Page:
From the Wires
Kazakhstan Youth Embrace G-Global International-Economic-Reform Movement
By: PR Newswire
Dec. 10, 2012 05:15 AM
ASTANA, Kazakhstan, December 10, 2012 /PRNewswire/ --
Kazakhstan university students are teaming up to enlist young people worldwide in the G-Global movement aimed at reforming the international economic system.
Students from a number of universities met at Eurasian National University on December 7 to support G-Global, President Nursultan Nazarbayev's initiative to increase the number of countries that set global economic policy.
The Eurasian Economic Club of Scientists Association, which has spearheaded the G-Global effort since the president announced it in late 2011, invited the students to the organizing event at Eurasian National University.
Serik Nugerbekov, a member of Kazakhstan's Senate who is co-chair of the Coordinating Council of the Eurasian Economic Club of Scientists Association, offered students his support as they spread the word that the world needs a fairer international economic system.
President Nazarbayev contends that a handful of wealthy countries have dominated the setting of international economic policy for far too long - to the detriment of other countries. He was referring to the Group of Eight and Group of 20 nations.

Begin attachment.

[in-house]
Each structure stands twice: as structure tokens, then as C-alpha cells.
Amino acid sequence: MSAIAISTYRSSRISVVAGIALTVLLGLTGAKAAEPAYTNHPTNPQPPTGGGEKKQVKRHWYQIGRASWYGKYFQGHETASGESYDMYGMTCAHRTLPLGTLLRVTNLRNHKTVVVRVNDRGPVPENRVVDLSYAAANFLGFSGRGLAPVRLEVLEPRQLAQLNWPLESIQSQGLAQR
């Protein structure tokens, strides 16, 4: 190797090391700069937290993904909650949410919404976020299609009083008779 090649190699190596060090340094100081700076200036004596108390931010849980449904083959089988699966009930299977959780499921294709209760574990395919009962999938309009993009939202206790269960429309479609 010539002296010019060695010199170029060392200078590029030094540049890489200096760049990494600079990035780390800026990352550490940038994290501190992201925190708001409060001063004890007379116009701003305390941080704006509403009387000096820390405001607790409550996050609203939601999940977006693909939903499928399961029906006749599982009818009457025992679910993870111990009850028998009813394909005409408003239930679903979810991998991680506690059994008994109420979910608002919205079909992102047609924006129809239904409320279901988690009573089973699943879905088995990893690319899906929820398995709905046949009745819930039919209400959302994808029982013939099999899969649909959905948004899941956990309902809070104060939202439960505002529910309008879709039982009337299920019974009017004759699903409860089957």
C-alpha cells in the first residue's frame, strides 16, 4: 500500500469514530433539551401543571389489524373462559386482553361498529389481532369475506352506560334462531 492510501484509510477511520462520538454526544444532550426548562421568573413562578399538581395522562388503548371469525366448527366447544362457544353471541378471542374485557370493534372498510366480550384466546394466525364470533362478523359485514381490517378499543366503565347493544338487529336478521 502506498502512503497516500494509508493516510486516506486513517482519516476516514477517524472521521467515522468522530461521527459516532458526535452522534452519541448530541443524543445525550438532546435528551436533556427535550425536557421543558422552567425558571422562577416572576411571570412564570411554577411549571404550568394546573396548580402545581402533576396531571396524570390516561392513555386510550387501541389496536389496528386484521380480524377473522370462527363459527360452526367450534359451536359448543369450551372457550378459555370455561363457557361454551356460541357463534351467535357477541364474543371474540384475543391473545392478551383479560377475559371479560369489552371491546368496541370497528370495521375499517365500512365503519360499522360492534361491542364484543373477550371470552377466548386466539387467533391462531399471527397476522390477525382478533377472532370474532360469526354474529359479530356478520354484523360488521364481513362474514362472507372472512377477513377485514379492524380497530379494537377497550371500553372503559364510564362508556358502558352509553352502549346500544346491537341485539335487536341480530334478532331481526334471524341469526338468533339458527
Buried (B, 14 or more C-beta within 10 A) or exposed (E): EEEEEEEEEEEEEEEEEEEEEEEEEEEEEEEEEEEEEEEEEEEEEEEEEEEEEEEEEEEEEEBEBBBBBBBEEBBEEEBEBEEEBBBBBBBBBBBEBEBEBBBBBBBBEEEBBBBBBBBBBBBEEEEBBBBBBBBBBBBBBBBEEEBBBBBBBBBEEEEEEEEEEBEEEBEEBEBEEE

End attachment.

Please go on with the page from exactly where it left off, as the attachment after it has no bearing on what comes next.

His G-Global Initiative calls for spreading international economic decision-making among dozens of countries. He wants developing countries in particular to help set global policy.
The G-Global website, http://www.group-global.org/?lang=en, promotes dialogue about global economic affairs. It also offers business people around the world information about investing in Kazakhstan.
Murat Karimsakov, chairman of the Coordinating Council of the Eurasian Economic Club of Scientists Association, told the students who gathered at Eurasian National University that they will be a sparkplug of the G-Global movement.
"We understand that young people have great intellectual capacity," he said. If Kazakhstan's leaders and the broader society give youth the support they need, they will be able to achieve their goals, he said.
As part of the G-Global youth-organizing event, a number of Eurasian National University professors and students issued an open letter to youth around the world inviting them to join the G-Global movement.
Kazakhstan's young people want to work with youth elsewhere to address some of the problems that divide the world, the letter said.
"Young people, as the most progressive and ambitious group of society," can play an important role in instituting change, said Ulan Baldahov, chairman of Eurasian National University's Center for Youth Policy. "Our future is in our hands, and we must be aware of our responsibility," he said.
Eurasian National University students offered to set up the headquarters of the G-Global youth movement at their institution - an idea which university President Erlan Syzdykov quickly endorsed.
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